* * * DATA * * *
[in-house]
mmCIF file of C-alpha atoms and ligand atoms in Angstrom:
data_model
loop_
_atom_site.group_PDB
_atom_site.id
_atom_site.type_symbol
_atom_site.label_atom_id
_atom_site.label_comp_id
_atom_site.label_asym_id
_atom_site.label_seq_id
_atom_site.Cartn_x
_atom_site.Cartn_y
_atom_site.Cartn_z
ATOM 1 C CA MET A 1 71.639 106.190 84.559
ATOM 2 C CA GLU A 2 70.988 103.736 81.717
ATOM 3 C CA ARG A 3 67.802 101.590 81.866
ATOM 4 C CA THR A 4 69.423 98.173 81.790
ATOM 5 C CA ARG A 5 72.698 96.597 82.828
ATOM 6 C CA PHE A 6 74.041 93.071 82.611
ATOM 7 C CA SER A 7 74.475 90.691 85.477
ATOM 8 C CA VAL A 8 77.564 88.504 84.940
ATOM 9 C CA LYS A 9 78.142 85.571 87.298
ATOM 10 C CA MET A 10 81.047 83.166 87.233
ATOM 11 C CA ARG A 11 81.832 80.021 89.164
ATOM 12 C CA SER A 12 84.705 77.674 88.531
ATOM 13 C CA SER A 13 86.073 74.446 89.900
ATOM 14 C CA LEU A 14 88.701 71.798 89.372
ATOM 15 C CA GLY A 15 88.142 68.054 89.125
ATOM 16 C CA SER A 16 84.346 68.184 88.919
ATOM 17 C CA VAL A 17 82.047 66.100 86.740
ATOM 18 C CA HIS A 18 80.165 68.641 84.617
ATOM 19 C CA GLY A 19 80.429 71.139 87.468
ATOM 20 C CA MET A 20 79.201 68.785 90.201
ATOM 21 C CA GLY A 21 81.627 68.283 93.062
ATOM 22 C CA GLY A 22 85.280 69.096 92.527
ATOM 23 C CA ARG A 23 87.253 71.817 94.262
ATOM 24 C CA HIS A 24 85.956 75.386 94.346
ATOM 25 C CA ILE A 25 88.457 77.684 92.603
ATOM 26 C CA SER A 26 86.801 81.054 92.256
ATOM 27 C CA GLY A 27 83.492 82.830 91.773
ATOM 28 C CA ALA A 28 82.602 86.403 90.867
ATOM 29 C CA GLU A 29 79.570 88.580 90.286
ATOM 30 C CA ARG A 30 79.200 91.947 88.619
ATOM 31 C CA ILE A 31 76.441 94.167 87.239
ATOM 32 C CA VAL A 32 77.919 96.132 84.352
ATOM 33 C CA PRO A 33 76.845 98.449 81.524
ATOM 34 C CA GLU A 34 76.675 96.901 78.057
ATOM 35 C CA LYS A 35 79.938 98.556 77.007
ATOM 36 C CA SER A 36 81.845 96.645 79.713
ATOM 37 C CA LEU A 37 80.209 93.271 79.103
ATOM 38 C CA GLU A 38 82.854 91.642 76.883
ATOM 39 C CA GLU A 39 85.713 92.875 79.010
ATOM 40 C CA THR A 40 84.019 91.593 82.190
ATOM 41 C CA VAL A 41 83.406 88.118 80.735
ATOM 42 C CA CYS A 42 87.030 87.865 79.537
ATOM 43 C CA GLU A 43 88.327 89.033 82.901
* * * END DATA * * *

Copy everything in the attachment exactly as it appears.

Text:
[in-house]
mmCIF file of C-alpha atoms and ligand atoms in Angstrom:
data_model
loop_
_atom_site.group_PDB
_atom_site.id
_atom_site.type_symbol
_atom_site.label_atom_id
_atom_site.label_comp_id
_atom_site.label_asym_id
_atom_site.label_seq_id
_atom_site.Cartn_x
_atom_site.Cartn_y
_atom_site.Cartn_z
ATOM 1 C CA MET A 1 71.639 106.190 84.559
ATOM 2 C CA GLU A 2 70.988 103.736 81.717
ATOM 3 C CA ARG A 3 67.802 101.590 81.866
ATOM 4 C CA THR A 4 69.423 98.173 81.790
ATOM 5 C CA ARG A 5 72.698 96.597 82.828
ATOM 6 C CA PHE A 6 74.041 93.071 82.611
ATOM 7 C CA SER A 7 74.475 90.691 85.477
ATOM 8 C CA VAL A 8 77.564 88.504 84.940
ATOM 9 C CA LYS A 9 78.142 85.571 87.298
ATOM 10 C CA MET A 10 81.047 83.166 87.233
ATOM 11 C CA ARG A 11 81.832 80.021 89.164
ATOM 12 C CA SER A 12 84.705 77.674 88.531
ATOM 13 C CA SER A 13 86.073 74.446 89.900
ATOM 14 C CA LEU A 14 88.701 71.798 89.372
ATOM 15 C CA GLY A 15 88.142 68.054 89.125
ATOM 16 C CA SER A 16 84.346 68.184 88.919
ATOM 17 C CA VAL A 17 82.047 66.100 86.740
ATOM 18 C CA HIS A 18 80.165 68.641 84.617
ATOM 19 C CA GLY A 19 80.429 71.139 87.468
ATOM 20 C CA MET A 20 79.201 68.785 90.201
ATOM 21 C CA GLY A 21 81.627 68.283 93.062
ATOM 22 C CA GLY A 22 85.280 69.096 92.527
ATOM 23 C CA ARG A 23 87.253 71.817 94.262
ATOM 24 C CA HIS A 24 85.956 75.386 94.346
ATOM 25 C CA ILE A 25 88.457 77.684 92.603
ATOM 26 C CA SER A 26 86.801 81.054 92.256
ATOM 27 C CA GLY A 27 83.492 82.830 91.773
ATOM 28 C CA ALA A 28 82.602 86.403 90.867
ATOM 29 C CA GLU A 29 79.570 88.580 90.286
ATOM 30 C CA ARG A 30 79.200 91.947 88.619
ATOM 31 C CA ILE A 31 76.441 94.167 87.239
ATOM 32 C CA VAL A 32 77.919 96.132 84.352
ATOM 33 C CA PRO A 33 76.845 98.449 81.524
ATOM 34 C CA GLU A 34 76.675 96.901 78.057
ATOM 35 C CA LYS A 35 79.938 98.556 77.007
ATOM 36 C CA SER A 36 81.845 96.645 79.713
ATOM 37 C CA LEU A 37 80.209 93.271 79.103
ATOM 38 C CA GLU A 38 82.854 91.642 76.883
ATOM 39 C CA GLU A 39 85.713 92.875 79.010
ATOM 40 C CA THR A 40 84.019 91.593 82.190
ATOM 41 C CA VAL A 41 83.406 88.118 80.735
ATOM 42 C CA CYS A 42 87.030 87.865 79.537
ATOM 43 C CA GLU A 43 88.327 89.033 82.901